Theresa May has been in political office as Prime Minister for 100 days.
In July, May became the second only woman to become Prime Minister of the United Kingdom, following on from Margaret Thatcher. On becoming PM, May also became the first woman to have held two of the Great Offices of State – the four most senior positions in the government.
May had previously defeated her opponent, Andrea Leadsom, in the leadership race and stepped into the role following predecessor, David Cameron’s resignation following Britain’s decision to leave the European Union.
Exiting the EU has played a large part in the prime minister’s political schedule and after 100 days in office, May is once again hitting headlines following her Brexit negotiations. In her first EU summit since she became Prime Minister, May will meet European Commission President, Jean-Claude Juncker to discuss an exit deal.
May was previously appointed as the Home Secretary and has been a Conservative MP since 1997. She has held a variety of different roles within the party including Shadow Secretary of State for the Family from 2004 to 2005; and Parliamentary Under Secretary of State for Women and Equalities from 2010 to 2012. Before embarking on her career in politics, May began her working life at the Bank of England.
Here, we take a look at her first 100 days in power:
Female representation in the Cabinet
When she was first elected, May was praised for introducing more women into the Cabinet. Women fill six of the 22 positions, including Amber Rudd, Secretary of State for the Home Department; Elizabeth Truss, Lord Chancellor & Secretary of State for Justice; and Justine Greening, Secretary of State for Education & Minister for Women and Equalities.
Speaking at the time a spokesperson for May said, “It was Theresa who set up the campaign to elect more female MPs to Parliament – and she has always believed that there should be more women in prominent government positions.”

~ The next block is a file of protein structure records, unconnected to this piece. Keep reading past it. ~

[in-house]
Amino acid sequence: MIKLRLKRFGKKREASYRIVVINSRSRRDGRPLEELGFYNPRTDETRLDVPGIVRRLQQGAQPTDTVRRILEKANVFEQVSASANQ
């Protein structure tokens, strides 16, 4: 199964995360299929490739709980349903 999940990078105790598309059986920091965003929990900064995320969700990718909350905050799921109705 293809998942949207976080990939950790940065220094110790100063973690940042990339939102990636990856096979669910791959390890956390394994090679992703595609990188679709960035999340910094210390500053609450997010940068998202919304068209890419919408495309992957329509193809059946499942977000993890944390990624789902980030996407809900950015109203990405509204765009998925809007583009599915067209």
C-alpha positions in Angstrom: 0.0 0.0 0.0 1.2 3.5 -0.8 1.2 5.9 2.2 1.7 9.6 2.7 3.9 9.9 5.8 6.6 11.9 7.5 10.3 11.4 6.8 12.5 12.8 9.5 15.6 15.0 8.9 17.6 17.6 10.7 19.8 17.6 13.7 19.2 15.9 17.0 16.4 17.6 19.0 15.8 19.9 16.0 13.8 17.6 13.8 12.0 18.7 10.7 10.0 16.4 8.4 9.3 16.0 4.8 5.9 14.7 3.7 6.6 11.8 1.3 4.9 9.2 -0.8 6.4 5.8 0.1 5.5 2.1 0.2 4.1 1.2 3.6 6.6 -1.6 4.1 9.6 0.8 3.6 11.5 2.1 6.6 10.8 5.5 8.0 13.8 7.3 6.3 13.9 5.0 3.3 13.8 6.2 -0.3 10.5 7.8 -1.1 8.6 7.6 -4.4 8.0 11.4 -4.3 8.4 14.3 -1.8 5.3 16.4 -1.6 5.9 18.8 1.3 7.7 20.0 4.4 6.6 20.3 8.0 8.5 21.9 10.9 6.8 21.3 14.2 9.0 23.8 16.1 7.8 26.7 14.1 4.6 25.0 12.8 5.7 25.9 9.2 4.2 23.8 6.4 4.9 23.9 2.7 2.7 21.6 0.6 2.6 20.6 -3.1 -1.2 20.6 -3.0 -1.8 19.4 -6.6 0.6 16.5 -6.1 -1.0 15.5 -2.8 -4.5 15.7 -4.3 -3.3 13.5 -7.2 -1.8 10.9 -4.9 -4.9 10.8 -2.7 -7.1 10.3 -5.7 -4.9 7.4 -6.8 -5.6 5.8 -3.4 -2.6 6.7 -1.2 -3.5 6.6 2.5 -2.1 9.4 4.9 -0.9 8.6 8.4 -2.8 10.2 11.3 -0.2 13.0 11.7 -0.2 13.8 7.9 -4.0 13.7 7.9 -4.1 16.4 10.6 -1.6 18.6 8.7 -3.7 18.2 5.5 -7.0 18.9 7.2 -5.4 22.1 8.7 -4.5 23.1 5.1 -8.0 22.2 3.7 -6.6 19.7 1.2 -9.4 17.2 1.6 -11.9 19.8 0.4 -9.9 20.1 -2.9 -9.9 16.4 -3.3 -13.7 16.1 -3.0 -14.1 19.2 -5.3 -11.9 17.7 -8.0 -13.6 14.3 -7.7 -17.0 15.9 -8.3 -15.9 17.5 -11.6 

‘A country that truly works for everyone’
During the leadership race May outlined her plan to highlight and improve social reform. She has previously said, “We need a government that will deliver serious social reform – and make ours a country that truly works for everyone.”
“Because right now, if you’re born poor, you will die on average nine years earlier than others.”
“If you’re black, you’re treated more harshly by the criminal justice system than if you’re white.”
“If you’re at a state school, you’re less likely to reach the top professions than if you’re educated privately.”
“If you’re a woman, you still earn less than a man.”
During her short time as PM, Theresa May’s fashion choices have received both criticism and wide-spread support. May is known to be a lover of fashion and regularly wears distinctive shoes.
Despite this, it was reported that the prime minister had been urged by the Trades Union Congress (TUC) to set an example to sexist employers.
Speaking at a conference, GMB delegate Penny Robinson said, “Let the media see that you can be the most powerful woman in the country without needing to wear designer shoes to meet men’s expectations.”
However, media outlets suffered a backlash due to the way it reports on May’s fashion choices. Many argued that too much focus was made upon her physical appearance, while other’s argued it is sexist as male politicians do not receive the same critic.
During a TV interview May argued, “It is interesting that people focus on my shoes, I don’t think they’ve focused on Philip Hammond’s or Boris Johnston’s in quite the same way.”
“But look…it gives me an excuse to go and buy new shoes.”
‘Women are still not a political priority for this government’
However, some have criticised May, believing that she could do more for women’s rights.
In September, Labour MP Harriet Harman claimed that May was ‘no sister’ when it comes to women’s rights. Harman said, “We’ve got a new Tory prime minister – and she’s a woman. But like Margaret Thatcher before her, Theresa May is no supporter of women.”
The Women’s Equality Party have also voiced their concerns. The political party were leading the ‘100 days of May campaign’, calling for the prime minister to stop women paying the price for abuse; to introduce compulsory sex and relationships education; end detention of women seeking asylum; invest in childcare; ratify the Istanbul Convention; and commit to equal representation in parliament.
Speaking about May’s time in parliament, Sophie Walker, leader of the Women’s Equality Party said, “Theresa May’s inaction has shown that women are still not a political priority for this government.”
“The Prime Minister is not listening to women in the UK, and is failing to prioritise the policies that will transform millions of lives across the country.”
“We are listening. And we will make sure women are at the top of the agenda.”
“It is still a radical act to ask women what they want.”
“Many of the women we have spoken to already were surprised to be asked, and did not make the link between what they need in their daily live and what constitutes ‘politics’.”